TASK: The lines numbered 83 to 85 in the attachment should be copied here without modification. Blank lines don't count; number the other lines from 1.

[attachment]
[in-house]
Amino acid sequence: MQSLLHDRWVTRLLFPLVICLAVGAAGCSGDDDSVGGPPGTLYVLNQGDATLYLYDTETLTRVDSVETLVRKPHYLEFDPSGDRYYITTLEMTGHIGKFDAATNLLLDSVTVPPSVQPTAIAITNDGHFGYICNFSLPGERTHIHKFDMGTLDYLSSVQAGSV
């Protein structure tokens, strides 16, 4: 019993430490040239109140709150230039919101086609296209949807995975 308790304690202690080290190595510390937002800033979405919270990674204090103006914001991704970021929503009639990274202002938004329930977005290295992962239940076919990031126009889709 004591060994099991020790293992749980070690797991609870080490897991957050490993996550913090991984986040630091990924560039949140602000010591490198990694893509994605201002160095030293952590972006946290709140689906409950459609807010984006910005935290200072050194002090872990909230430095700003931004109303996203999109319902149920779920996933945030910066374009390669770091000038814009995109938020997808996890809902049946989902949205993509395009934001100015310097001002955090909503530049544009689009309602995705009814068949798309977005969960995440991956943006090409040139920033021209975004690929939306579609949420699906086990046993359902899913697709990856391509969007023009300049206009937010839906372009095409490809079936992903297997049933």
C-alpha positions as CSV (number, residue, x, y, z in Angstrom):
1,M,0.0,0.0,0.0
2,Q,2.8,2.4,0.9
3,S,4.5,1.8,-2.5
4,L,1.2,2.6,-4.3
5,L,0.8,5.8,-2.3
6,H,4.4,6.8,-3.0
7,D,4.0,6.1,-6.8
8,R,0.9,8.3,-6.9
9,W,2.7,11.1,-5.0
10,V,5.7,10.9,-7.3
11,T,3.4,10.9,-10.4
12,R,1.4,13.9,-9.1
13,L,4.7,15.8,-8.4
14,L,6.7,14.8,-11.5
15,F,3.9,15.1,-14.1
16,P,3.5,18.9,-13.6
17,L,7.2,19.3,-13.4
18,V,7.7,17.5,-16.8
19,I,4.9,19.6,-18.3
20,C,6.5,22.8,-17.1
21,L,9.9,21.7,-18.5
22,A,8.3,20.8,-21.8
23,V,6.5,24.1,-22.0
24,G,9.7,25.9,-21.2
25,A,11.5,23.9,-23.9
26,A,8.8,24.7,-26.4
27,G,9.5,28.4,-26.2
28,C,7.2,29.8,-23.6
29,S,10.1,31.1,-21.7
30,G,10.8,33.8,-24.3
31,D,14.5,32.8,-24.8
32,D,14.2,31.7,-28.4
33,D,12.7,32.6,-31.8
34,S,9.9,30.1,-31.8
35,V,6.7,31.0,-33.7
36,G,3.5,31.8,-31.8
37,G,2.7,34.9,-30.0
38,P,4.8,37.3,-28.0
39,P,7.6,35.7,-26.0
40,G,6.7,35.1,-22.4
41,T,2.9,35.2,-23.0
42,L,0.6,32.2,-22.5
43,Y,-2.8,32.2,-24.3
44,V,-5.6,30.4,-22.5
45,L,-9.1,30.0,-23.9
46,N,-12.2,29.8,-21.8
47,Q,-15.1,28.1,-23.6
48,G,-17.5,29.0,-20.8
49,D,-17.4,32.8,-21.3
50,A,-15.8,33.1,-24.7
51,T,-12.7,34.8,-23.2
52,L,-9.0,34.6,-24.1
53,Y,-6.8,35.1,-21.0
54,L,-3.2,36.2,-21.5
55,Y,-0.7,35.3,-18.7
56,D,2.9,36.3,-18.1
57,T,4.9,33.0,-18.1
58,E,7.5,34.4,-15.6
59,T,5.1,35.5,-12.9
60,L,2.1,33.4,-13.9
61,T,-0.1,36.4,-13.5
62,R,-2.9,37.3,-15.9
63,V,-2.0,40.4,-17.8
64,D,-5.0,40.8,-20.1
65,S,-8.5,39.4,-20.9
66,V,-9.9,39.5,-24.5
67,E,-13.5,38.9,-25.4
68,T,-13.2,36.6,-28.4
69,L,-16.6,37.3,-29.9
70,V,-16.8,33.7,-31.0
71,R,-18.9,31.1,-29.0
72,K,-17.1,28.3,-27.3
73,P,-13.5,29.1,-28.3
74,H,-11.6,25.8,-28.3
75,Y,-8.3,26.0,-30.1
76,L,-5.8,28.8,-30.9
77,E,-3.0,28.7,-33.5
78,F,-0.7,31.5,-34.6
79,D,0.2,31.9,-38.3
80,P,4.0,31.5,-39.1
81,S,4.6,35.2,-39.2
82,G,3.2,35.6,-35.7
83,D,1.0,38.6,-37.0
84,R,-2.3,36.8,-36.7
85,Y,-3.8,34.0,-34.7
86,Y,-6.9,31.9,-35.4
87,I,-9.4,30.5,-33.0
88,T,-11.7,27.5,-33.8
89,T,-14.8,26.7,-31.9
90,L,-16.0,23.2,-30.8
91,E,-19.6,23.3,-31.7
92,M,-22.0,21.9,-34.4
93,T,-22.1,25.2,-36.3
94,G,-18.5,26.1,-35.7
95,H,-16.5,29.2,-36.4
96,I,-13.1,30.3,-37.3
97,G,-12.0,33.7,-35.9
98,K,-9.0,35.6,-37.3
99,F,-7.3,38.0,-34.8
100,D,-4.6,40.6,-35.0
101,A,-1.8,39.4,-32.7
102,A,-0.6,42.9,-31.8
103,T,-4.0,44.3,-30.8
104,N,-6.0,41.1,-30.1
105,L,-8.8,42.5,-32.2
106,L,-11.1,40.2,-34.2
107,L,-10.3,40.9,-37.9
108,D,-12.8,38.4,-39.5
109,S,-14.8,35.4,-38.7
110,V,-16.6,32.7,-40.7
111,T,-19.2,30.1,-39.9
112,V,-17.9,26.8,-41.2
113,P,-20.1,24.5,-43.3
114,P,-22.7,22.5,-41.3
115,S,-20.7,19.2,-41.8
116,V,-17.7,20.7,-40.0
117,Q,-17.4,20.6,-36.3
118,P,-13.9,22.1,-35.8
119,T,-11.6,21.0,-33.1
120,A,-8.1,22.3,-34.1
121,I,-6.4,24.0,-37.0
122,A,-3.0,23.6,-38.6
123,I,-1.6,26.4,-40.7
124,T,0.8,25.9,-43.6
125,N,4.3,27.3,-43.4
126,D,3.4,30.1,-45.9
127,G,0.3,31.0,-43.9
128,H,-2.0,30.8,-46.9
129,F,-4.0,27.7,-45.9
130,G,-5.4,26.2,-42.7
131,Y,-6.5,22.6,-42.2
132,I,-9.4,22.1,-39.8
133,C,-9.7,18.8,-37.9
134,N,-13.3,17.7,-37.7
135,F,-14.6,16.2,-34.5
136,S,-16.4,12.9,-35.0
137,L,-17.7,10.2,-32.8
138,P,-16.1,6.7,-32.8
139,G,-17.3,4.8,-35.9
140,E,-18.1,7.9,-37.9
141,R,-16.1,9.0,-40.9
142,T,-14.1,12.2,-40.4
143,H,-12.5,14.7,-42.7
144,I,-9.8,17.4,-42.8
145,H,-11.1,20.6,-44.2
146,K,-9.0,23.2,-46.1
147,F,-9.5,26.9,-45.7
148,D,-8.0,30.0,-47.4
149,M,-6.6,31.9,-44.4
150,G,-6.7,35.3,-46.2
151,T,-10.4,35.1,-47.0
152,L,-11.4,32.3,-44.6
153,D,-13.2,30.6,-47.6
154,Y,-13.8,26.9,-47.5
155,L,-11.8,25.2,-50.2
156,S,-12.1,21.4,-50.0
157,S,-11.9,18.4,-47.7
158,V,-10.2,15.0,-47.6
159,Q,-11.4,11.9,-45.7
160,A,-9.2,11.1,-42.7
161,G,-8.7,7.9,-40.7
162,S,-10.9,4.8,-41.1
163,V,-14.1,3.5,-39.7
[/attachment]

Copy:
79,D,0.2,31.9,-38.3
80,P,4.0,31.5,-39.1
81,S,4.6,35.2,-39.2